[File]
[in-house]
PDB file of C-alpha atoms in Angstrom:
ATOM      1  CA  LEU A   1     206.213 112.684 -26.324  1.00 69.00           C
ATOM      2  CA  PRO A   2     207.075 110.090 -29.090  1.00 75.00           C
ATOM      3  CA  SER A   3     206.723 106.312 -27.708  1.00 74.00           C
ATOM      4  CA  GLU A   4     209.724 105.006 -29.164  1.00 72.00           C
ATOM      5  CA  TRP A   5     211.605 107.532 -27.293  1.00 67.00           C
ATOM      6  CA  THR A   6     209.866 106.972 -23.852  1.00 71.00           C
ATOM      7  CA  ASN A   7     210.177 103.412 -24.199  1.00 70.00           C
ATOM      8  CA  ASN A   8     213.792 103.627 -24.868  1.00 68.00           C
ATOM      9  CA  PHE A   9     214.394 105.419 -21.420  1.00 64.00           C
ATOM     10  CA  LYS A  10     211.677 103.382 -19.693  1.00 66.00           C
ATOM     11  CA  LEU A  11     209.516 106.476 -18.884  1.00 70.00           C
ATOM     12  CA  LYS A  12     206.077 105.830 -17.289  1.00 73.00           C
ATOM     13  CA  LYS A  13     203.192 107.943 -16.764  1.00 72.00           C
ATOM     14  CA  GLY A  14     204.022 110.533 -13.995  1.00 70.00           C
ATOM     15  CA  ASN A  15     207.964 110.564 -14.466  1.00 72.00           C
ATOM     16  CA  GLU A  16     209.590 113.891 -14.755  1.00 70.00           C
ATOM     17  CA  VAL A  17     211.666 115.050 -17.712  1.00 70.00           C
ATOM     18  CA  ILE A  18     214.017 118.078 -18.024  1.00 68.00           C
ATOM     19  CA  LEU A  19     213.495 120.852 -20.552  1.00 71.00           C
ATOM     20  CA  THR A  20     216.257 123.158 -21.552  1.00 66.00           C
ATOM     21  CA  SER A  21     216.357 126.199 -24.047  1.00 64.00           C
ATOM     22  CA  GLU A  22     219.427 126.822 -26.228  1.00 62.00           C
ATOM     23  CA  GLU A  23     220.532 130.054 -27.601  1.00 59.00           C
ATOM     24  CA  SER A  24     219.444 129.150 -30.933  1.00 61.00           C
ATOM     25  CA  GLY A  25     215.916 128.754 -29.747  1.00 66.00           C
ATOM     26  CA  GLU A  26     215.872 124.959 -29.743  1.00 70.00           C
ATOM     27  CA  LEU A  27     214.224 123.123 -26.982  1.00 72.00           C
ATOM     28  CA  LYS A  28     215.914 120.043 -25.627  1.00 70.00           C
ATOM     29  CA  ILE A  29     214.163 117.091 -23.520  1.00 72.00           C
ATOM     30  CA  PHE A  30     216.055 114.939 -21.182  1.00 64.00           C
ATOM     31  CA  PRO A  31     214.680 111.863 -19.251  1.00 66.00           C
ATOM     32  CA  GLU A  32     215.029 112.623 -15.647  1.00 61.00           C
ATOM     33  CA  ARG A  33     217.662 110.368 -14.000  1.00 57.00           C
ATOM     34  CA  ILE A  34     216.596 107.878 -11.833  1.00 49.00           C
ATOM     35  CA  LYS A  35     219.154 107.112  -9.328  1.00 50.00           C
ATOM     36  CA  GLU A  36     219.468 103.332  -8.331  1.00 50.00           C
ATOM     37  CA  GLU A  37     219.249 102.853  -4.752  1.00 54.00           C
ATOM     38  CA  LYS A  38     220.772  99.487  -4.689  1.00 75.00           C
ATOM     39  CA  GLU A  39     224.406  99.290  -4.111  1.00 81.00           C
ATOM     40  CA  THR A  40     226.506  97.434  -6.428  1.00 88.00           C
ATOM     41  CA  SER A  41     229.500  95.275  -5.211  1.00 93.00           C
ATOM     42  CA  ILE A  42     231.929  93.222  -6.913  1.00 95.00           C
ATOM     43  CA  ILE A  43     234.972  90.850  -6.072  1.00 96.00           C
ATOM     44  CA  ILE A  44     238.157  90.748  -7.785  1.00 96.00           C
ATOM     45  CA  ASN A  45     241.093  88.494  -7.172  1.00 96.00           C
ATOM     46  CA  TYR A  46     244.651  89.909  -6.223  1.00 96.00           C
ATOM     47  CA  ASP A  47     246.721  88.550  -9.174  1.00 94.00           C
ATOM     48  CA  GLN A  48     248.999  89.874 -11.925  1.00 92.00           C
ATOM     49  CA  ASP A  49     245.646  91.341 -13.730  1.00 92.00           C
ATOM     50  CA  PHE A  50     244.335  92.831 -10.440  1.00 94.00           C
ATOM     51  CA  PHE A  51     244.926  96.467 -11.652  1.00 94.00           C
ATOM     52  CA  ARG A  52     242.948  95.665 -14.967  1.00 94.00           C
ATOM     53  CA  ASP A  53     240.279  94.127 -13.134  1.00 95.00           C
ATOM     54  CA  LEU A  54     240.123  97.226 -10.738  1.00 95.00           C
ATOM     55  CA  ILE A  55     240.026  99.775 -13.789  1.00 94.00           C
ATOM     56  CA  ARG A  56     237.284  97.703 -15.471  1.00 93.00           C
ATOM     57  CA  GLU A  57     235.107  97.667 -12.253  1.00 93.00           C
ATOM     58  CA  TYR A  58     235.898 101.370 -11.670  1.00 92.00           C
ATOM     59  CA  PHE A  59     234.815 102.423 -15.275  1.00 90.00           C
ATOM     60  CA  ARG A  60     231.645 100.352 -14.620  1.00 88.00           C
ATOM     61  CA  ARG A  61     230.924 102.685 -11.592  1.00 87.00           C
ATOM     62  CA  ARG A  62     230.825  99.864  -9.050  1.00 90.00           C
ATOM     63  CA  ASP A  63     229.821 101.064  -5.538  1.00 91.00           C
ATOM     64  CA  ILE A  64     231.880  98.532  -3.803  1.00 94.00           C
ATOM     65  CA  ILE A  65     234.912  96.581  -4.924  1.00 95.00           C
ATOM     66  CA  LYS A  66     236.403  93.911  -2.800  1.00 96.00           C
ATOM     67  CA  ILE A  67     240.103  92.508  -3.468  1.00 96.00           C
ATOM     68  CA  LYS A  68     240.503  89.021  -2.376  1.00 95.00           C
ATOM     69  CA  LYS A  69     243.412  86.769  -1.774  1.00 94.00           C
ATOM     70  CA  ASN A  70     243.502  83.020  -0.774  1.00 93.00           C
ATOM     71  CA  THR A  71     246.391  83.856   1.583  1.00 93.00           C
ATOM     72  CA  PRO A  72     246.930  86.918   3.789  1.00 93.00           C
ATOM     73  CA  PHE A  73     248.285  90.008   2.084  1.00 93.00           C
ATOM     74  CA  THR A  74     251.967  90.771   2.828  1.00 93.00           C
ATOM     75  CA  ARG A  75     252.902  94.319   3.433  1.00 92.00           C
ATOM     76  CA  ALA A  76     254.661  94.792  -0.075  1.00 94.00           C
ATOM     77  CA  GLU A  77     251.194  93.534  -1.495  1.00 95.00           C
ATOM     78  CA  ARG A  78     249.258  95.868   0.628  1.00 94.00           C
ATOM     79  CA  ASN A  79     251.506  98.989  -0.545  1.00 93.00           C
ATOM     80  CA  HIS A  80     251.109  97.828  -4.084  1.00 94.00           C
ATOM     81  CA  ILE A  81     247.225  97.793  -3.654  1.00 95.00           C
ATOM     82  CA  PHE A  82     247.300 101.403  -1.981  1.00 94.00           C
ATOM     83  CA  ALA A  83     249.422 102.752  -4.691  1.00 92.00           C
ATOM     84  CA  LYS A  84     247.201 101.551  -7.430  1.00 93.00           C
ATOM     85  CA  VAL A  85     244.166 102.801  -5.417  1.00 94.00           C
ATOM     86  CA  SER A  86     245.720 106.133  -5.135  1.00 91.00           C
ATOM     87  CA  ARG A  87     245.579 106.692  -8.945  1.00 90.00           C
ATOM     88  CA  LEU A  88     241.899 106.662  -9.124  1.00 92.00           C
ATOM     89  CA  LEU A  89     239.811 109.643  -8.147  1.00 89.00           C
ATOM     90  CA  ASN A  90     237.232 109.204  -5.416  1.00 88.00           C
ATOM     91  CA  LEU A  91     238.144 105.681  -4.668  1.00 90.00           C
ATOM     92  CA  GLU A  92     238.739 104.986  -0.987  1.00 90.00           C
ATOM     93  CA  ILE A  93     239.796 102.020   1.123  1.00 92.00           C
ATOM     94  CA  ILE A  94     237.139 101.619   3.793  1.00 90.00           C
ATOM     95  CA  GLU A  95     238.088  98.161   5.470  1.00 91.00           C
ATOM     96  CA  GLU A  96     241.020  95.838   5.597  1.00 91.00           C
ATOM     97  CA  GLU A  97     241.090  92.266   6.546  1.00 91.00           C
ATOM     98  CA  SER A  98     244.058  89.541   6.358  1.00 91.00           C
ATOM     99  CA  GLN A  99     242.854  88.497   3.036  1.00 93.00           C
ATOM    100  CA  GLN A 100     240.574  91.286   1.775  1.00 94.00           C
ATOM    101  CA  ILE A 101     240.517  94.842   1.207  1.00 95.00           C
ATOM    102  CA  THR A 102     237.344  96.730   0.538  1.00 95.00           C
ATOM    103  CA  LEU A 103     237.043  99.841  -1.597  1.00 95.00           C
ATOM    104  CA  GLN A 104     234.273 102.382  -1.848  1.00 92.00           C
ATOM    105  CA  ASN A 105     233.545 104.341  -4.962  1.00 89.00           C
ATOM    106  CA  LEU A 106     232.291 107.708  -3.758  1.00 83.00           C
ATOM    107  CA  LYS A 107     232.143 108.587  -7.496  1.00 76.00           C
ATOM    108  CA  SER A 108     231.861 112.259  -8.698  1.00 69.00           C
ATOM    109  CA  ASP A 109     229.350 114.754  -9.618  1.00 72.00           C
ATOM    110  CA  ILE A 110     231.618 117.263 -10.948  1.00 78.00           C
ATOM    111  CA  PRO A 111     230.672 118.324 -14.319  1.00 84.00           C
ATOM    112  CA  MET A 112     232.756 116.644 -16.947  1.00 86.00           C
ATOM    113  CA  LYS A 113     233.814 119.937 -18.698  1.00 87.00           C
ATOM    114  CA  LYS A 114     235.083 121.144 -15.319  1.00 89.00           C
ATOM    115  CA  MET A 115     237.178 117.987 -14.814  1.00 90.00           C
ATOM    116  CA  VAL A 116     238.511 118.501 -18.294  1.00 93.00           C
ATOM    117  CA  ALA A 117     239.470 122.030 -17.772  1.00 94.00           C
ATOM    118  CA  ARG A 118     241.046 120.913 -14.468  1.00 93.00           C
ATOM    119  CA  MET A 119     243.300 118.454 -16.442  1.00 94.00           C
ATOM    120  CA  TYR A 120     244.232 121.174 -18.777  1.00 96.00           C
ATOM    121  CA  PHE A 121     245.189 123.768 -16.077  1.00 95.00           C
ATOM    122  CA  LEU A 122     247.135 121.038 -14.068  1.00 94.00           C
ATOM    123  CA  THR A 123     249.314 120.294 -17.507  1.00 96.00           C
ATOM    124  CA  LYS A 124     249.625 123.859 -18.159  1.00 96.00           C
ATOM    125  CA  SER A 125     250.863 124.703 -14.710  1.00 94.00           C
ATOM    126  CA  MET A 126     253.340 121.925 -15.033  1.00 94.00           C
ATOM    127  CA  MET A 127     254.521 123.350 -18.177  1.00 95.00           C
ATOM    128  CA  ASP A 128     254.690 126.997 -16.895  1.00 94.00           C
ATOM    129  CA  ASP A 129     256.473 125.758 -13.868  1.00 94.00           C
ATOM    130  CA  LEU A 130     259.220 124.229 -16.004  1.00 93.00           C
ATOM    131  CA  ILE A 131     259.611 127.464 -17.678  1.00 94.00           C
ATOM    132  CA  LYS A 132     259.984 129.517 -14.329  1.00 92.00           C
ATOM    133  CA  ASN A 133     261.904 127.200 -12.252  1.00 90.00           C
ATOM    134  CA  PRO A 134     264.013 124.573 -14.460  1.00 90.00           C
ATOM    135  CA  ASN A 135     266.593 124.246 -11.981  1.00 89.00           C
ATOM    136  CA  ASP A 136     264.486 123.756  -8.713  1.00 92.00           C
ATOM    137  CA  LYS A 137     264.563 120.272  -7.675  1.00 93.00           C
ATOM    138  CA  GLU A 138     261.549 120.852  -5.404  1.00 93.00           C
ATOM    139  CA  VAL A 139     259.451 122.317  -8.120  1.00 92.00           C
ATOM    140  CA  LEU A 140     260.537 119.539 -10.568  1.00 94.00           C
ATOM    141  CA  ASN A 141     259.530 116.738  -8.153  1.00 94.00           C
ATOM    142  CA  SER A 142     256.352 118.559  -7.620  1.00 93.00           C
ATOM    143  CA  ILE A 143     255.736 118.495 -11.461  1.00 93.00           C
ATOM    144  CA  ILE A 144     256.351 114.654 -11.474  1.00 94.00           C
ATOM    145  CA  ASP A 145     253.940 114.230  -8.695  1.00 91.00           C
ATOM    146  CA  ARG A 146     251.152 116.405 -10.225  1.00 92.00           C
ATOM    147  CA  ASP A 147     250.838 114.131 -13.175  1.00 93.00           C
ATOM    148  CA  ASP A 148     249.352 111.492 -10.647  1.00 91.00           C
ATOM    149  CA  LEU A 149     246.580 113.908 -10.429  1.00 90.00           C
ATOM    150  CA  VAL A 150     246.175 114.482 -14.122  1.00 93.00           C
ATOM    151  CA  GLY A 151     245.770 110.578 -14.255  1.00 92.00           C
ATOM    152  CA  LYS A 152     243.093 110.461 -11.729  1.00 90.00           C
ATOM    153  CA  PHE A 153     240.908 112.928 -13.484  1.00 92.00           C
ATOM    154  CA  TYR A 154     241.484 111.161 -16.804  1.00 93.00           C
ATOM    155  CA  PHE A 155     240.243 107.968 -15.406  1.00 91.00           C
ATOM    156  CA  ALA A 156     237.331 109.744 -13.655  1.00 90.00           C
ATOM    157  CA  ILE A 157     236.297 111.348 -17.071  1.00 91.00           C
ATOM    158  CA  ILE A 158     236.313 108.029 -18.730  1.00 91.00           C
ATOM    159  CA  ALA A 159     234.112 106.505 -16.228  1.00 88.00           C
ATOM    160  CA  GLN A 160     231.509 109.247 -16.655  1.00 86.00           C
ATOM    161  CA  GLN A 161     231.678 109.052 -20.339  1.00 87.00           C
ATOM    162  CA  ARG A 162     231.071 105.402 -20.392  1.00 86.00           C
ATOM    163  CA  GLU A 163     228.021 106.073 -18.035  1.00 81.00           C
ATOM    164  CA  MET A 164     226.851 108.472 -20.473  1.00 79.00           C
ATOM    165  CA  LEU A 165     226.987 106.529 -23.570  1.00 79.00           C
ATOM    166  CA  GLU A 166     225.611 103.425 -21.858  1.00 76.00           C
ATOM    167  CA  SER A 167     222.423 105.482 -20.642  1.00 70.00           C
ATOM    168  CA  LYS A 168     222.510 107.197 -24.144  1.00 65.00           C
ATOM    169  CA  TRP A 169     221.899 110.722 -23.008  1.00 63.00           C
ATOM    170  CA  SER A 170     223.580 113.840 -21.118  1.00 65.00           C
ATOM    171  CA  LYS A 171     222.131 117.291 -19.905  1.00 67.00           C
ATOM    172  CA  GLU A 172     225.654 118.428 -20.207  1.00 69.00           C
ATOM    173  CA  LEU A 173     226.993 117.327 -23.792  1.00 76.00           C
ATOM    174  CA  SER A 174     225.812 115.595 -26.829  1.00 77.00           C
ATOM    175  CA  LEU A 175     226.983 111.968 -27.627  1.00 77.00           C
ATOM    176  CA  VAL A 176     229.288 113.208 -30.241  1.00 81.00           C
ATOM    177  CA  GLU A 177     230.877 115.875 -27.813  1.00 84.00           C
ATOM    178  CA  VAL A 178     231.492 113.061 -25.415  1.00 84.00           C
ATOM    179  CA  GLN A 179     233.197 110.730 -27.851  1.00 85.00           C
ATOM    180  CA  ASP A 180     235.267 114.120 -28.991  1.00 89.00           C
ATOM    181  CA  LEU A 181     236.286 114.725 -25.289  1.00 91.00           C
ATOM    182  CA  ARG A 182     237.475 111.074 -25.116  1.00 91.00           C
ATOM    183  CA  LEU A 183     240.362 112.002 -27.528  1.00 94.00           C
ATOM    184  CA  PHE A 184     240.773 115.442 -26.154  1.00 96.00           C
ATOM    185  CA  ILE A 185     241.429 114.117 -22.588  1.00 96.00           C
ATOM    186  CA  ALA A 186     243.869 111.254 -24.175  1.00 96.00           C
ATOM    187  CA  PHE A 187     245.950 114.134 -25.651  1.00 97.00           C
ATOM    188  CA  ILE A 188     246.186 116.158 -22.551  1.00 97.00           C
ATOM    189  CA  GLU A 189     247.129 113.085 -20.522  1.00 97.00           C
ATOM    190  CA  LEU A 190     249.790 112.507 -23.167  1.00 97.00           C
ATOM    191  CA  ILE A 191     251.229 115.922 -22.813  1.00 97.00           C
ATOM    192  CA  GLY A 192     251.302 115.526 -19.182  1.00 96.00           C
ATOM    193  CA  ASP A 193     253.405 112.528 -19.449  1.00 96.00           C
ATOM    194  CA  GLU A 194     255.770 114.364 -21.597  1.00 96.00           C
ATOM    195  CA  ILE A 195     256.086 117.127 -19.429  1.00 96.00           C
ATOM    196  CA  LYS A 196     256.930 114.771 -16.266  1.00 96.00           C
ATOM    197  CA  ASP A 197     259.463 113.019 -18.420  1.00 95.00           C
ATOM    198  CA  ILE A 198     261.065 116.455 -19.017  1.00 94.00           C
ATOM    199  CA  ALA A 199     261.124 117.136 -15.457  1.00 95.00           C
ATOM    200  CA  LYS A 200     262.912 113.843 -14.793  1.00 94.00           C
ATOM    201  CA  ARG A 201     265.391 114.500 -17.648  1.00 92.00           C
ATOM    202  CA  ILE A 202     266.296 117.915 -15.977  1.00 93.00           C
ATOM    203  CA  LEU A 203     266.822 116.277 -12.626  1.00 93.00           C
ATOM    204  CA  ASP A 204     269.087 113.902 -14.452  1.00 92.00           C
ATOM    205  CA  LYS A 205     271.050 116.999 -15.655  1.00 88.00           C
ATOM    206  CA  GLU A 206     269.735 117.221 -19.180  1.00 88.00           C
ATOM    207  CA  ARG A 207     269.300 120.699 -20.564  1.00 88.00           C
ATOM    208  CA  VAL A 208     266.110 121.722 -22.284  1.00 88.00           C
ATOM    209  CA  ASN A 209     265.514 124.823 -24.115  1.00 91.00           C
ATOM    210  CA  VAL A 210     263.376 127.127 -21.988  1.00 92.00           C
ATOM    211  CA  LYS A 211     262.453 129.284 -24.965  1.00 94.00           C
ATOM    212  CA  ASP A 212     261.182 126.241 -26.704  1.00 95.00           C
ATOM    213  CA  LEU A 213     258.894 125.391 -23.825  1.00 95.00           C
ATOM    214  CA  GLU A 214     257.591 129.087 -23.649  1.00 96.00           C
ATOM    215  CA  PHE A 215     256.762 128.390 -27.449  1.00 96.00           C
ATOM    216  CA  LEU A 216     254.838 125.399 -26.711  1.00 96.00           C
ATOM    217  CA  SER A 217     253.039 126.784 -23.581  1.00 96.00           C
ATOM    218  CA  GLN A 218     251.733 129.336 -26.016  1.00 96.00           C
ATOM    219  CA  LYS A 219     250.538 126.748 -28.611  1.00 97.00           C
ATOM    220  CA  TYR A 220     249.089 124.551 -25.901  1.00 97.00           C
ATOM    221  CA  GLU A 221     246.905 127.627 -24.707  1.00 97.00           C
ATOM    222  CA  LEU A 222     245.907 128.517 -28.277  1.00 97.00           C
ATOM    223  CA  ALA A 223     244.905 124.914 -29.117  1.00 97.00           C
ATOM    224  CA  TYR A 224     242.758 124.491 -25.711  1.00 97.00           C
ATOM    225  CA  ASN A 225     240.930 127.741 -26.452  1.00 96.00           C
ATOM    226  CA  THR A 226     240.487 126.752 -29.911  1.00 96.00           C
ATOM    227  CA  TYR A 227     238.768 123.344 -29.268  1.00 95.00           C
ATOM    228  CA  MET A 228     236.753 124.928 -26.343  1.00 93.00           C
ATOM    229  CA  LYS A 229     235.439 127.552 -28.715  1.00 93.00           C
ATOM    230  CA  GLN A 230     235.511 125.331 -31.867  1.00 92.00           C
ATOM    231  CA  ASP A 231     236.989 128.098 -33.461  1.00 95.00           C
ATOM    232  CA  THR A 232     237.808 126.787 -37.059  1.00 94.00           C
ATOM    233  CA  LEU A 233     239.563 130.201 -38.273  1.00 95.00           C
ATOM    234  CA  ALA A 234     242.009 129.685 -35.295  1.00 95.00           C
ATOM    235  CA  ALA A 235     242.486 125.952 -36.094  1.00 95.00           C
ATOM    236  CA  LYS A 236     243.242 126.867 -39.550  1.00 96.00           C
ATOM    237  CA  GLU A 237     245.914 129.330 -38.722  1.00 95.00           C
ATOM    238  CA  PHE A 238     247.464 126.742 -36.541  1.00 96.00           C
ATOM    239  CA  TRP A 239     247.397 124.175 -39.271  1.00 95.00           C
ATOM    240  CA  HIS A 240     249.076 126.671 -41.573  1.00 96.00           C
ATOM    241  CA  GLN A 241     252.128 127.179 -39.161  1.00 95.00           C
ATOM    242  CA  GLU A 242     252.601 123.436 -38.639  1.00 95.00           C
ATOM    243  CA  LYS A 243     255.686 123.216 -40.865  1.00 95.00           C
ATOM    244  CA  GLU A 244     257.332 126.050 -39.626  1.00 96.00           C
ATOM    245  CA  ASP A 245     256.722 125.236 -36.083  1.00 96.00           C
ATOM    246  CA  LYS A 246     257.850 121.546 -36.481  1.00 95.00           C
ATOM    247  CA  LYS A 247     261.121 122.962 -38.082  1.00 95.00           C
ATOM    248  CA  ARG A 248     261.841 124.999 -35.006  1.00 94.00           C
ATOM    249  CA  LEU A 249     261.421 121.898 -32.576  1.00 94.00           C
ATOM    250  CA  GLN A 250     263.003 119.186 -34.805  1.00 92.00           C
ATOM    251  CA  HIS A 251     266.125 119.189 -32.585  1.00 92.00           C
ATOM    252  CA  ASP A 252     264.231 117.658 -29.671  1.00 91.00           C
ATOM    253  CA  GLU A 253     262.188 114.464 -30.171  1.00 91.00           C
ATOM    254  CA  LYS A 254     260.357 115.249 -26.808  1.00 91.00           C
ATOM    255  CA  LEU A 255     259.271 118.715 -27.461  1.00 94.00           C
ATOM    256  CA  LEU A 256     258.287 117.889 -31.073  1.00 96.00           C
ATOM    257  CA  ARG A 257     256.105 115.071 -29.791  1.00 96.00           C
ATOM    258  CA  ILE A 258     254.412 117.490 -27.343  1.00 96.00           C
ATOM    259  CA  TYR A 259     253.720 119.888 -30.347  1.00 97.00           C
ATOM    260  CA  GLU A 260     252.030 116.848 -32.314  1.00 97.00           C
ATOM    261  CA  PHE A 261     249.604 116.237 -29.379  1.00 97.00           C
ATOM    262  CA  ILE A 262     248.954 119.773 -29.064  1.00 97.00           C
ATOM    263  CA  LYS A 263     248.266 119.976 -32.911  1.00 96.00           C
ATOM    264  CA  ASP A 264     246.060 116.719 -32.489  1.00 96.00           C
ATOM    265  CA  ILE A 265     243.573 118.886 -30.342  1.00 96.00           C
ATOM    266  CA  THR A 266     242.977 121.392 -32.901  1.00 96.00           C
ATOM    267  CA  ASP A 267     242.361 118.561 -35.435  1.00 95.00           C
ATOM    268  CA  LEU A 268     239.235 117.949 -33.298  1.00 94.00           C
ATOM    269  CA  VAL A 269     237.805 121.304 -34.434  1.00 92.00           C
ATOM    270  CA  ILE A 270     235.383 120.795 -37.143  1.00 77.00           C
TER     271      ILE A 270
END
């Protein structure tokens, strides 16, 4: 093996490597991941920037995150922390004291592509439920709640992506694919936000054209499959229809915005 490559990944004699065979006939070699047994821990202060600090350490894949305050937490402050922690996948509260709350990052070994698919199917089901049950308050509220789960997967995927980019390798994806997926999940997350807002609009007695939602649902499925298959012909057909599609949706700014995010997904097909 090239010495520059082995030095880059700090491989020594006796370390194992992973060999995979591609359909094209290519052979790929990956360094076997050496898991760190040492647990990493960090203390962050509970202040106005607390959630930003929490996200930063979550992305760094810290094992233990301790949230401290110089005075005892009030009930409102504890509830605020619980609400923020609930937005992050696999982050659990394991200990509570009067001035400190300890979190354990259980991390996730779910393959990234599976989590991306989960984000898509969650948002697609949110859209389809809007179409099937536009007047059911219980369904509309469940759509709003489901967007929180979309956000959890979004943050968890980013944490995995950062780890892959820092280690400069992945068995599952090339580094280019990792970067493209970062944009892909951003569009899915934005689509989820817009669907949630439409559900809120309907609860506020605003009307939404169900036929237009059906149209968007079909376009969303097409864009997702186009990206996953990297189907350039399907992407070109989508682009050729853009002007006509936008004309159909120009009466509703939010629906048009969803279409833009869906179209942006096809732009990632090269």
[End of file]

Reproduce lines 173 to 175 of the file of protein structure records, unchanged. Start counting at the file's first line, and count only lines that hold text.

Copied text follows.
ATOM    171  CA  LYS A 171     222.131 117.291 -19.905  1.00 67.00           C
ATOM    172  CA  GLU A 172     225.654 118.428 -20.207  1.00 69.00           C
ATOM    173  CA  LEU A 173     226.993 117.327 -23.792  1.00 76.00           C